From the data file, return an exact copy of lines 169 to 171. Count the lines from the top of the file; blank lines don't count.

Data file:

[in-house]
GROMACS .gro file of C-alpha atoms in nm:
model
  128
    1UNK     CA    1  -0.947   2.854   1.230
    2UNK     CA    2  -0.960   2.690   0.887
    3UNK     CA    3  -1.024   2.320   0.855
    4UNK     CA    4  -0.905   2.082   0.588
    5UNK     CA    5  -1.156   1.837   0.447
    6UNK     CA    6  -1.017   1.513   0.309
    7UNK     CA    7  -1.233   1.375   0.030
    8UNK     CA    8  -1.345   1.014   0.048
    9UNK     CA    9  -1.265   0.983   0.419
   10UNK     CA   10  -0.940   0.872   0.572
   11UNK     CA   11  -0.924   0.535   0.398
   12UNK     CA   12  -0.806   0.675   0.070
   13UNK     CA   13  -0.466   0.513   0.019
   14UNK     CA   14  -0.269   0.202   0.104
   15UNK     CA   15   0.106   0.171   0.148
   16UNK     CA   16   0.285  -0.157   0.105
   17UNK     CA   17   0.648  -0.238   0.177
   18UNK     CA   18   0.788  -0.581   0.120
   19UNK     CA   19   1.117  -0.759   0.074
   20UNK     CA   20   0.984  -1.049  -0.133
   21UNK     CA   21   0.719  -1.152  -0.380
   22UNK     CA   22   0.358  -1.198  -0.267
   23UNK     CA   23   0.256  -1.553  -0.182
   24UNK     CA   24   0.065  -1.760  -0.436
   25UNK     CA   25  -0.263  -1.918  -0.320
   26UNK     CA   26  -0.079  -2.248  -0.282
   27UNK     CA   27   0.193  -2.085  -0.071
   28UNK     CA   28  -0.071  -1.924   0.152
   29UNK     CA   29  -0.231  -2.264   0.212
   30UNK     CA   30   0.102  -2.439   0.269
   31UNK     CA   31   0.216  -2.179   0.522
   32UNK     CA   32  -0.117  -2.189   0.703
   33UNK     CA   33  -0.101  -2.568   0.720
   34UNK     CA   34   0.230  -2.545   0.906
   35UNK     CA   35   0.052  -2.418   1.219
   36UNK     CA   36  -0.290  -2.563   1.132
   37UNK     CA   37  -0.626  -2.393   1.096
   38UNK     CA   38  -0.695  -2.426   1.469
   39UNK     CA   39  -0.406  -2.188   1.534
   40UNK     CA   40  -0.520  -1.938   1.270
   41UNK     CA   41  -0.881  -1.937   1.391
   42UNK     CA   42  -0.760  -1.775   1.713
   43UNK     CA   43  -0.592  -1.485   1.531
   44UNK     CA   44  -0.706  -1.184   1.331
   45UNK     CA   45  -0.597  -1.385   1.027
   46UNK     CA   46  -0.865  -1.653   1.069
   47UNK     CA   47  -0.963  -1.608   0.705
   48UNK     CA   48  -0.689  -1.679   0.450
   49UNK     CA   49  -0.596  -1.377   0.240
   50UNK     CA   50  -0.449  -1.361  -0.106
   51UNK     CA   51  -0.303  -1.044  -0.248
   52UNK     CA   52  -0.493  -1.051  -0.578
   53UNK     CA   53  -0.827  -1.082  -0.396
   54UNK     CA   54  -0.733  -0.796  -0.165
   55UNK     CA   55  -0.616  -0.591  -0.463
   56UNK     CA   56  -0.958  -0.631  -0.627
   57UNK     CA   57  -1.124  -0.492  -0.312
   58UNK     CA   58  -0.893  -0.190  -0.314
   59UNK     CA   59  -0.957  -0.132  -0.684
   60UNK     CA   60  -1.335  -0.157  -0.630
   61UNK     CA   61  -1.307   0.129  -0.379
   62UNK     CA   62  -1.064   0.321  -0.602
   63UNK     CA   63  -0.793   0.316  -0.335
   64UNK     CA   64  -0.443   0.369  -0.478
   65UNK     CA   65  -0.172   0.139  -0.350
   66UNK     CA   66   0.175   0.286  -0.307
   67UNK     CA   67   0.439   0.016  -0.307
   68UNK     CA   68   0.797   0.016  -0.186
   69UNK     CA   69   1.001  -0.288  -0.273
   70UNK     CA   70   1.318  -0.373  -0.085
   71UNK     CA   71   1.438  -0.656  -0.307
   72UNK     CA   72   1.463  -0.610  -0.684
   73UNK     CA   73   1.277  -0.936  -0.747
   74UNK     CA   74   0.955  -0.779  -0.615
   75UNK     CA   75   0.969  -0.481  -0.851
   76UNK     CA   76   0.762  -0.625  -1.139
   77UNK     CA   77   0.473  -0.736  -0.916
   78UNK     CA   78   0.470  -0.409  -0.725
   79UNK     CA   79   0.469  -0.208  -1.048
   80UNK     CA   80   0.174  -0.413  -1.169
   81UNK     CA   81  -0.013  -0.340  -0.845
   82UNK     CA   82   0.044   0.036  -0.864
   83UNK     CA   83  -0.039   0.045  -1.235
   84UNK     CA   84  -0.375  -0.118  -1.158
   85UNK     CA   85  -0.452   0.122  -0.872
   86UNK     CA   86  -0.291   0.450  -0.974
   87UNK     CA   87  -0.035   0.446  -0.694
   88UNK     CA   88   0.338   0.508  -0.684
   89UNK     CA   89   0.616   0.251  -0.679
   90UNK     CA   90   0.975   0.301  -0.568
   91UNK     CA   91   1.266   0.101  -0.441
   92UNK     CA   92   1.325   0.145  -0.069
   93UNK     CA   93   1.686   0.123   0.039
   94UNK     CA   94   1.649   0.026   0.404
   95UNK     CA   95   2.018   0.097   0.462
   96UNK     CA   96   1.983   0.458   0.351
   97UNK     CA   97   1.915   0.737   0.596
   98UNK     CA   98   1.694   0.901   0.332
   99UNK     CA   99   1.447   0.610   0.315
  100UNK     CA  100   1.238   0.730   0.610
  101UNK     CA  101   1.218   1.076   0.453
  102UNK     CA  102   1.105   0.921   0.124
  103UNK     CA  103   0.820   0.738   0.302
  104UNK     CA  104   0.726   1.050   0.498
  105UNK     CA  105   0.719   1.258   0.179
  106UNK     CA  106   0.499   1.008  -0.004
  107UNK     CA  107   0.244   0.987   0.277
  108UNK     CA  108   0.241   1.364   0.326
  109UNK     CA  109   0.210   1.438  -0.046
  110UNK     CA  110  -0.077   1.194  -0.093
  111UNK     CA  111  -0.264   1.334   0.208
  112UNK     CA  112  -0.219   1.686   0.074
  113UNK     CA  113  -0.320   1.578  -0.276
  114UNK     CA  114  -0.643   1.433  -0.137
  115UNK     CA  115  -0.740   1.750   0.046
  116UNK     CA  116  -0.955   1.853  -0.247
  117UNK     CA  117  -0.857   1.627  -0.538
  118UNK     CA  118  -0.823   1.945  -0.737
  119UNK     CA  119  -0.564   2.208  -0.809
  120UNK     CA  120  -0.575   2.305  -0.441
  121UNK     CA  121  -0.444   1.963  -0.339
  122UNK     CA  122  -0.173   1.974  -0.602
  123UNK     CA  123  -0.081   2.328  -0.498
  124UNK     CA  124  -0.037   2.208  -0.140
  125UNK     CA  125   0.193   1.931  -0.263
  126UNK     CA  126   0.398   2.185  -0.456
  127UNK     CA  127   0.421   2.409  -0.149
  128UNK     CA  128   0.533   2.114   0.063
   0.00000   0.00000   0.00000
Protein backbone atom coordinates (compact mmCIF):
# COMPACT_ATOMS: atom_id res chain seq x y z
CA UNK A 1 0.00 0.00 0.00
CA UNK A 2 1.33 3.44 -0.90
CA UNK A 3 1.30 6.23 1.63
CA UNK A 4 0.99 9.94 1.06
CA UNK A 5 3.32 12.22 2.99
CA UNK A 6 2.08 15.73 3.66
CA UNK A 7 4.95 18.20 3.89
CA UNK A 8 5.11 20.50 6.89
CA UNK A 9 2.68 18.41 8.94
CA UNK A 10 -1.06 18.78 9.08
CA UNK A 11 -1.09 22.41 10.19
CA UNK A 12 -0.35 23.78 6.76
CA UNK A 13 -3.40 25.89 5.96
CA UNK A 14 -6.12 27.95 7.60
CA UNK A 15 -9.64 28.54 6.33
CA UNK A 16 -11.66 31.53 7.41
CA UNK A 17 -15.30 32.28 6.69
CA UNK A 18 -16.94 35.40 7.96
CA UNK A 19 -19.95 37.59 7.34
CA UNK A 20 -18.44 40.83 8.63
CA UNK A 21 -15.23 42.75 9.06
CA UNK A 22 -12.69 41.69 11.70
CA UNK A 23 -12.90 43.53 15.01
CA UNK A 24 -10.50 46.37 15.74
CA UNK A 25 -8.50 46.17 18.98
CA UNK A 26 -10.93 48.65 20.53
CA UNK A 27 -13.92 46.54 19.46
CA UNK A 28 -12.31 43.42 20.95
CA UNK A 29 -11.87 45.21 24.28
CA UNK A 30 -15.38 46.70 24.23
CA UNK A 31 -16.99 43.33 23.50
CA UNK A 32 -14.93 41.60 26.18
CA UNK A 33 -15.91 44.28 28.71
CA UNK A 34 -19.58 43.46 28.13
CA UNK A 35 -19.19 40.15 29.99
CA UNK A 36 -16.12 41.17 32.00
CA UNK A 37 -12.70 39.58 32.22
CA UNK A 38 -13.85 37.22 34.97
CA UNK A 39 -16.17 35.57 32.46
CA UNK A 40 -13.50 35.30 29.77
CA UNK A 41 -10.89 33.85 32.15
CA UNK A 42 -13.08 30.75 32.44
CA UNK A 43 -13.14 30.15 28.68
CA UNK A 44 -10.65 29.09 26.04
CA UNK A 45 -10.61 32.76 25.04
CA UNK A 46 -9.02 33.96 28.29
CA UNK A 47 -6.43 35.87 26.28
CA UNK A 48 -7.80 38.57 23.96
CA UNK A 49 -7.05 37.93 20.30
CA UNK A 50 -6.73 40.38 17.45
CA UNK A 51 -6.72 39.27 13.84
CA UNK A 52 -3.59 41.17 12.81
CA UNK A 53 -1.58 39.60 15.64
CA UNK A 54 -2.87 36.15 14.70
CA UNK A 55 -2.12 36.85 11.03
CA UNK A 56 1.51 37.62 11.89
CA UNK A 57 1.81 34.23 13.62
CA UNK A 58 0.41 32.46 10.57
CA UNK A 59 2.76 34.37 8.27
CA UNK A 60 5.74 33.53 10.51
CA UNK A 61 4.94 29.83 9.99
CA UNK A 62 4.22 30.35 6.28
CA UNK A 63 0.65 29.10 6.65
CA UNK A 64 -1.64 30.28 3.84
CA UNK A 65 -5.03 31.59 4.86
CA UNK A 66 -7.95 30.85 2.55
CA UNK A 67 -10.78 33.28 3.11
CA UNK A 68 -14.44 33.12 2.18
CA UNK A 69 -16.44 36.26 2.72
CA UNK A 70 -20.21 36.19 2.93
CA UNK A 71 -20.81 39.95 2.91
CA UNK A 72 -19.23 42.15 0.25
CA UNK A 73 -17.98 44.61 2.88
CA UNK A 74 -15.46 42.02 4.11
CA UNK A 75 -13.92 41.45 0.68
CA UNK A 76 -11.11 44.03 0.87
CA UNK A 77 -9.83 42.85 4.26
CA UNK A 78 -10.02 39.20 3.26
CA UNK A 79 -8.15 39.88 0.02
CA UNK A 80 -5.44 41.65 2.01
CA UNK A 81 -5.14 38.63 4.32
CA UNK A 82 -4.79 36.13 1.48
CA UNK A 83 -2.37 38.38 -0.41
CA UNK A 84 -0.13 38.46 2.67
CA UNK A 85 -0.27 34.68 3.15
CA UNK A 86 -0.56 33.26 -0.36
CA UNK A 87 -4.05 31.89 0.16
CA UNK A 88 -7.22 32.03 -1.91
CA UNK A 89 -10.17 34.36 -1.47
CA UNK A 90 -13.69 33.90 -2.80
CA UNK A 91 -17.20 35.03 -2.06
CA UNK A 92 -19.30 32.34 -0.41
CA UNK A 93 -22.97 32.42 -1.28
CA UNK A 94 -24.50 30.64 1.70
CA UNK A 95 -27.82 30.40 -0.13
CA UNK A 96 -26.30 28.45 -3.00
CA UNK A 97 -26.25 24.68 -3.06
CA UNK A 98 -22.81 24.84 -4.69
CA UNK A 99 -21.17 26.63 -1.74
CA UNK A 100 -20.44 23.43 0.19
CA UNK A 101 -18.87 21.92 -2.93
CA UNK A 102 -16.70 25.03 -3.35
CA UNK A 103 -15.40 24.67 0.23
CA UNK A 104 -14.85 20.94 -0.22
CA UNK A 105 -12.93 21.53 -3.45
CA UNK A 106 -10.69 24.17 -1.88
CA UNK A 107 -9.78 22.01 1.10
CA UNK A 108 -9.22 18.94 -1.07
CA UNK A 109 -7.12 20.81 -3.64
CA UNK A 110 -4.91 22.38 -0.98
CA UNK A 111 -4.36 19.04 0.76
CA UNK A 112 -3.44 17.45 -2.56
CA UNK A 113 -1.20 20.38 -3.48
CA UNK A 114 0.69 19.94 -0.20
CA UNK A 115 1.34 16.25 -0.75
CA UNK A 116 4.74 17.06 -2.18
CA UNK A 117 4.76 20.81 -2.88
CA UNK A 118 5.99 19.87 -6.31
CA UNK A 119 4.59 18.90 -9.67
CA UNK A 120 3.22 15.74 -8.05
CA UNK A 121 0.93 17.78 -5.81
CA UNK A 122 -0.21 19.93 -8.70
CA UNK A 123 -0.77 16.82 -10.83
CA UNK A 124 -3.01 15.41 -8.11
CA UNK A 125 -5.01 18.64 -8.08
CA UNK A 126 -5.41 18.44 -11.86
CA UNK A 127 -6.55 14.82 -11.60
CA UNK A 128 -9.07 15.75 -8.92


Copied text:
CA UNK A 34 -19.58 43.46 28.13
CA UNK A 35 -19.19 40.15 29.99
CA UNK A 36 -16.12 41.17 32.00